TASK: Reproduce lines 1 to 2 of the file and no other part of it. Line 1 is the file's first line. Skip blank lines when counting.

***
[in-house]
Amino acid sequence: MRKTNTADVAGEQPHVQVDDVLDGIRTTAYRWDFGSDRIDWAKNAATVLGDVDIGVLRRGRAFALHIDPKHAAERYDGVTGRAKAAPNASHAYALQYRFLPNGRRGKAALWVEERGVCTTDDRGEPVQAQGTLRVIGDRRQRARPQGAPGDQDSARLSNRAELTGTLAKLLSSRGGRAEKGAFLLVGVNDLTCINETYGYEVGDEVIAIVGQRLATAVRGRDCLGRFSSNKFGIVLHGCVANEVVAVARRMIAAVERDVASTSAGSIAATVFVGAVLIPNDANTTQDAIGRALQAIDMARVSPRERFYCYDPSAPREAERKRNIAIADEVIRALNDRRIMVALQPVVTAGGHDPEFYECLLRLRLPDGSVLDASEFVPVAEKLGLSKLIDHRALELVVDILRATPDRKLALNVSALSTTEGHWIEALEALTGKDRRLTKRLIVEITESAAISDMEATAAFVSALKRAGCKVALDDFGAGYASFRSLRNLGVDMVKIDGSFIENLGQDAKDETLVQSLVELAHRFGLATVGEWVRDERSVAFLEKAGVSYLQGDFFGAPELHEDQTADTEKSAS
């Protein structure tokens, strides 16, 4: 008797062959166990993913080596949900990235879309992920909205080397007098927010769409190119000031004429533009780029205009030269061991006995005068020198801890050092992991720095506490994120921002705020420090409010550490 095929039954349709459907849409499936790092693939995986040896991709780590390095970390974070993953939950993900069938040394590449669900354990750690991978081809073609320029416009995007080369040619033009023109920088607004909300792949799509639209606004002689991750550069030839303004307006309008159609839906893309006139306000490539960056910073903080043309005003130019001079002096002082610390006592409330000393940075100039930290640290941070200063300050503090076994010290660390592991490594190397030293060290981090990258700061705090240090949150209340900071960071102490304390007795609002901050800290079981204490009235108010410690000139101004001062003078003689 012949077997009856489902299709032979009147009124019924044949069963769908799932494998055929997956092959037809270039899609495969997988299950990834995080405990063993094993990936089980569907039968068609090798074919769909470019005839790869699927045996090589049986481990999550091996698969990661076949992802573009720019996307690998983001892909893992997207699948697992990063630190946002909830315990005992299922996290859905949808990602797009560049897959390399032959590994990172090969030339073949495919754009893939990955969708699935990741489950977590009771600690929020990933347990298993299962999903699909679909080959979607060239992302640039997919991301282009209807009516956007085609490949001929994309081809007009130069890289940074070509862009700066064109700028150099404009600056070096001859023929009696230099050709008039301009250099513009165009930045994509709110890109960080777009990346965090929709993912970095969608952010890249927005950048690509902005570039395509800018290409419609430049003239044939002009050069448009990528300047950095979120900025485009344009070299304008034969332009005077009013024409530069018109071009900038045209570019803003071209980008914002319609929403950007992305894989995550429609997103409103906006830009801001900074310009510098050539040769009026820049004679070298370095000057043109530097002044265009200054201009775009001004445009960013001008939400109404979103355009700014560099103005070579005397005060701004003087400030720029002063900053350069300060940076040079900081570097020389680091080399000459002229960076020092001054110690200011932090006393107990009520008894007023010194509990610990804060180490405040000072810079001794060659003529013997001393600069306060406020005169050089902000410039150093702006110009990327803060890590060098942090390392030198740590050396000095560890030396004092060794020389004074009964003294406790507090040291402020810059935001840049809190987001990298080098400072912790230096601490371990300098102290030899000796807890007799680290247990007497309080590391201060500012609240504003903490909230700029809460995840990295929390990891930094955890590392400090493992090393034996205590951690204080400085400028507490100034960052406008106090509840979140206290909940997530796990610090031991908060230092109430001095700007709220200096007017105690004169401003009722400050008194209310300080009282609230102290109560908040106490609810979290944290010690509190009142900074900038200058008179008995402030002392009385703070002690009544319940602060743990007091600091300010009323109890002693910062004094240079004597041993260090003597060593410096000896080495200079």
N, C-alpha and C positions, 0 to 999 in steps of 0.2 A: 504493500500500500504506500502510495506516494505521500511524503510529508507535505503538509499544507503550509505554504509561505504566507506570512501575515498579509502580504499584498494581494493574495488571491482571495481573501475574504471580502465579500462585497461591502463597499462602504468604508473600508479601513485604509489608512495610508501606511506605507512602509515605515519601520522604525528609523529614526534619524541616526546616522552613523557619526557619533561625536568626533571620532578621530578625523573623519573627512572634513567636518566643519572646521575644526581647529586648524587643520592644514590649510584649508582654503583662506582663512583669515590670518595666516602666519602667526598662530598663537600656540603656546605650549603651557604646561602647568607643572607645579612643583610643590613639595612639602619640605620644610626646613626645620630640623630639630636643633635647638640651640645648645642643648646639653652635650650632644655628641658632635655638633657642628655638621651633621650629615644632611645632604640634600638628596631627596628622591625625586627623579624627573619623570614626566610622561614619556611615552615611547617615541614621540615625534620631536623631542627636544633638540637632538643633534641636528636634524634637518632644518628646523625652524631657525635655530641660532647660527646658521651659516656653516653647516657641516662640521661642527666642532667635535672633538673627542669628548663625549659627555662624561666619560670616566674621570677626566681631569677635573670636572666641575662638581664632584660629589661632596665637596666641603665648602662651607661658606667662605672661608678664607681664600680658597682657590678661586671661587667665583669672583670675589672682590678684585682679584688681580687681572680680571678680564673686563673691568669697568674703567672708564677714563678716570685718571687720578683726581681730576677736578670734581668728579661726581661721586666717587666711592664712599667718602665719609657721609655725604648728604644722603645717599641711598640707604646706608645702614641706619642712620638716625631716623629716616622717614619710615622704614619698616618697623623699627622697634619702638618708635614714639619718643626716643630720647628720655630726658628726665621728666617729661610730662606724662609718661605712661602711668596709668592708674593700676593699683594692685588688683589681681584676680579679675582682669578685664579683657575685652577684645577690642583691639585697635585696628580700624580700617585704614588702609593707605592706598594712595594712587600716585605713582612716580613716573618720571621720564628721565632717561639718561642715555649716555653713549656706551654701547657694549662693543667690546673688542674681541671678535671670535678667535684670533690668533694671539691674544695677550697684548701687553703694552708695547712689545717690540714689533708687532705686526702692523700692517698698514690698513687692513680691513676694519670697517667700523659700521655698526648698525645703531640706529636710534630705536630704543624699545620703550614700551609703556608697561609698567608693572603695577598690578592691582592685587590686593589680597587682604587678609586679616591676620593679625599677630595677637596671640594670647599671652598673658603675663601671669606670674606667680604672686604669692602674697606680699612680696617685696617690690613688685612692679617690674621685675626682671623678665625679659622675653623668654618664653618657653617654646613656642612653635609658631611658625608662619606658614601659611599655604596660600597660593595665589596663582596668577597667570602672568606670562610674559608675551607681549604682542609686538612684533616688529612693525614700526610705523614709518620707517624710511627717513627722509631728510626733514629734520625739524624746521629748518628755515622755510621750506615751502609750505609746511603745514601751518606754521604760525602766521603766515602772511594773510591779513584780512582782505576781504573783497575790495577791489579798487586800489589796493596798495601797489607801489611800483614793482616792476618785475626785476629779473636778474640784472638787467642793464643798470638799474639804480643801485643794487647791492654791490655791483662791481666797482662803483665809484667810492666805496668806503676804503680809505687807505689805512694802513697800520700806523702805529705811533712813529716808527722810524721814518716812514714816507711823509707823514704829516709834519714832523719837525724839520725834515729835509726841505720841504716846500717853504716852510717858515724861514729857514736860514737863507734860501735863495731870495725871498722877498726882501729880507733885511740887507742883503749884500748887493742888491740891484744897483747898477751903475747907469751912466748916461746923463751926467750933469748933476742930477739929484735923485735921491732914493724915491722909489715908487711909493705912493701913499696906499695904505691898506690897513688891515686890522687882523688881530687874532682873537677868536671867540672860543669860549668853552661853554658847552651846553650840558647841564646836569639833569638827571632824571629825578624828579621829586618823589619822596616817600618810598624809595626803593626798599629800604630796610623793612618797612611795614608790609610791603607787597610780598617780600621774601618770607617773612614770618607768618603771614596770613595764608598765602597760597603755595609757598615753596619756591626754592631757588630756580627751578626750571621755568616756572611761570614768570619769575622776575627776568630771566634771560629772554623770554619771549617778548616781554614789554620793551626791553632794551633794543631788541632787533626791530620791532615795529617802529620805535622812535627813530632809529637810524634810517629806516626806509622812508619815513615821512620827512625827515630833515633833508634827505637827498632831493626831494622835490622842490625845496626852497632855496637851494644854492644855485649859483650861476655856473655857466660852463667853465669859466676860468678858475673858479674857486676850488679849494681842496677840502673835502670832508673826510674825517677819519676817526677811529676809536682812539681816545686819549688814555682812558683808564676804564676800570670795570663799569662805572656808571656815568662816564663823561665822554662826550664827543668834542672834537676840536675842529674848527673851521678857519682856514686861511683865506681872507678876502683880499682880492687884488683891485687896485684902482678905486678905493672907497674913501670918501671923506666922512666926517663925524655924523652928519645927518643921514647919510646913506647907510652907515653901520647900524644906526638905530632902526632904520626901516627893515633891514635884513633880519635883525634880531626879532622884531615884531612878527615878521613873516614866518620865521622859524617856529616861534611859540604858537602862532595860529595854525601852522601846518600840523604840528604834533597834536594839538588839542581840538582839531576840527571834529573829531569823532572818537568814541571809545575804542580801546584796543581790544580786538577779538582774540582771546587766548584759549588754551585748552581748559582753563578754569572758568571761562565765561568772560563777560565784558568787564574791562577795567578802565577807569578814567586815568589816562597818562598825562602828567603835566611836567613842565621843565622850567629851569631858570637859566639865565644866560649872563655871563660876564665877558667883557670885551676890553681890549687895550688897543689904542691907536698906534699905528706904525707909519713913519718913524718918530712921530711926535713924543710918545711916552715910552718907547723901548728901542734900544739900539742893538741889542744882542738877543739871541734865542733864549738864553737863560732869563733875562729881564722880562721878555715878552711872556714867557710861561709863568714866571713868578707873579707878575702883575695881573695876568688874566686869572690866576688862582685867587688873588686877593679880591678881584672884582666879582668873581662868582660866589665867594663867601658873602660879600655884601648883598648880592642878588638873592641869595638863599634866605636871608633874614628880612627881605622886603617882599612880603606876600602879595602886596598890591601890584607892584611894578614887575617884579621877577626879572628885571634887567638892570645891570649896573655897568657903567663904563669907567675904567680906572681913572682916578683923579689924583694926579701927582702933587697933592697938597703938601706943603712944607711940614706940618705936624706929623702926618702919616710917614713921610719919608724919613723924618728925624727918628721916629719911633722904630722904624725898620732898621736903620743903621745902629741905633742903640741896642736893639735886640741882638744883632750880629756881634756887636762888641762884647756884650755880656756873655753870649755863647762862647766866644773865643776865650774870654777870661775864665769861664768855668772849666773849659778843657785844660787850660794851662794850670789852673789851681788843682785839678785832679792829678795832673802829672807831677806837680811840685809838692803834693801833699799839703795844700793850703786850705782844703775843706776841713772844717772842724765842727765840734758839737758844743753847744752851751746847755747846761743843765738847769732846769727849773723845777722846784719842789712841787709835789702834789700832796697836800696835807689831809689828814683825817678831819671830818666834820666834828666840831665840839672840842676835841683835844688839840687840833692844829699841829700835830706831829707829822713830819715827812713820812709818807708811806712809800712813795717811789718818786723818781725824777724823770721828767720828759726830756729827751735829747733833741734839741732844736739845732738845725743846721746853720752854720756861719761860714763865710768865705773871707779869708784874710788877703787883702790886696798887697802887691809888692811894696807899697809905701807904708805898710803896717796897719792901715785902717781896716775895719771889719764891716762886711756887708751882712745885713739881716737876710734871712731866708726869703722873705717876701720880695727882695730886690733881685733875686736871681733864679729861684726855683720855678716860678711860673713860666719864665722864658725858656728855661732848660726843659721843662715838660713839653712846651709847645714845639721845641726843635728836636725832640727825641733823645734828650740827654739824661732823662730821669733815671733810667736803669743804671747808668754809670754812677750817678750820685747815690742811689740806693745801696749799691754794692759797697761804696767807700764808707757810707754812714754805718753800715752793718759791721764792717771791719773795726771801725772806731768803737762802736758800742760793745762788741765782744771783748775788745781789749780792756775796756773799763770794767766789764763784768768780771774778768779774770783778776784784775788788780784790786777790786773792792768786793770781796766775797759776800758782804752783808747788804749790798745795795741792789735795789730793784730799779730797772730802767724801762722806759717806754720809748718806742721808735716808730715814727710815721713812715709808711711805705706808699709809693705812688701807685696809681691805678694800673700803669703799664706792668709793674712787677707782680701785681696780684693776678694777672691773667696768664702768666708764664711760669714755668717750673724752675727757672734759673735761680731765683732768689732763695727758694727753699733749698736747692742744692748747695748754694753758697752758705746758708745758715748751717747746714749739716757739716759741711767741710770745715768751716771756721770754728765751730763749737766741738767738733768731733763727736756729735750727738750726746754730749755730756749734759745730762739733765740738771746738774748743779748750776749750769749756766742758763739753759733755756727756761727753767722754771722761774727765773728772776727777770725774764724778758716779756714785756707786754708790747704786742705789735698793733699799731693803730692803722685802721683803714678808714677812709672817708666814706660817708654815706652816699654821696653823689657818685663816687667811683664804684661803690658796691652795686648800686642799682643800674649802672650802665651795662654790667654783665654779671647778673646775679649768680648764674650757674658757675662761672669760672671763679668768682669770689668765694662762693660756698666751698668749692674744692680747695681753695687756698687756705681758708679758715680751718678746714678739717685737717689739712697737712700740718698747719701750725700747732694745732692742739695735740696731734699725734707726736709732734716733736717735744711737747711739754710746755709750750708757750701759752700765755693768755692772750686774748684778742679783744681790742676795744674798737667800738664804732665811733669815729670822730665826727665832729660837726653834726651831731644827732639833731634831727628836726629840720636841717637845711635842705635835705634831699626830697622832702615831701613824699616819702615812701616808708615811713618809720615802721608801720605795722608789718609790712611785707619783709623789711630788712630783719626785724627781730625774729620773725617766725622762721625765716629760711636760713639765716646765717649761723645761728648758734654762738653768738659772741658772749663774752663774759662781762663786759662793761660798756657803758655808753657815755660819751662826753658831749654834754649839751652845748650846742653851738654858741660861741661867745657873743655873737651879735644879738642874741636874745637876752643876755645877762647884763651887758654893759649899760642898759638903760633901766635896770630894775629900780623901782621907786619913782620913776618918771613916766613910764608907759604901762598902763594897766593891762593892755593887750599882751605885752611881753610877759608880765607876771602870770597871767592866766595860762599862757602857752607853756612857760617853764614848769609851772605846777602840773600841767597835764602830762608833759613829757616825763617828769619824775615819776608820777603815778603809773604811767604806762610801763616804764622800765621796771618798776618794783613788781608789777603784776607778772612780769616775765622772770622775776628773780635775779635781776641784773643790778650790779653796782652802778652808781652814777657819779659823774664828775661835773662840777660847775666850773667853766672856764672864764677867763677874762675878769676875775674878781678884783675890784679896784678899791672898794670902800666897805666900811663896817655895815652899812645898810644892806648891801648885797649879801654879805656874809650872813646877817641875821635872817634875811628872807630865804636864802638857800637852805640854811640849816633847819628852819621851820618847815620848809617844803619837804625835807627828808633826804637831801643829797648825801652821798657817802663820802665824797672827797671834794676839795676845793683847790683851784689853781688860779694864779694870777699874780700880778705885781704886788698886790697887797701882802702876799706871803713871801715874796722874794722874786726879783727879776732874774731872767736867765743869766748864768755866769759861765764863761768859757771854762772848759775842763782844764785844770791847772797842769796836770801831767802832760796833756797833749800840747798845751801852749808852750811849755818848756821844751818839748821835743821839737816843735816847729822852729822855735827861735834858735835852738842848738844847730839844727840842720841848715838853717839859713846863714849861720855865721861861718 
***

[in-house]
Amino acid sequence: MRKTNTADVAGEQPHVQVDDVLDGIRTTAYRWDFGSDRIDWAKNAATVLGDVDIGVLRRGRAFALHIDPKHAAERYDGVTGRAKAAPNASHAYALQYRFLPNGRRGKAALWVEERGVCTTDDRGEPVQAQGTLRVIGDRRQRARPQGAPGDQDSARLSNRAELTGTLAKLLSSRGGRAEKGAFLLVGVNDLTCINETYGYEVGDEVIAIVGQRLATAVRGRDCLGRFSSNKFGIVLHGCVANEVVAVARRMIAAVERDVASTSAGSIAATVFVGAVLIPNDANTTQDAIGRALQAIDMARVSPRERFYCYDPSAPREAERKRNIAIADEVIRALNDRRIMVALQPVVTAGGHDPEFYECLLRLRLPDGSVLDASEFVPVAEKLGLSKLIDHRALELVVDILRATPDRKLALNVSALSTTEGHWIEALEALTGKDRRLTKRLIVEITESAAISDMEATAAFVSALKRAGCKVALDDFGAGYASFRSLRNLGVDMVKIDGSFIENLGQDAKDETLVQSLVELAHRFGLATVGEWVRDERSVAFLEKAGVSYLQGDFFGAPELHEDQTADTEKSAS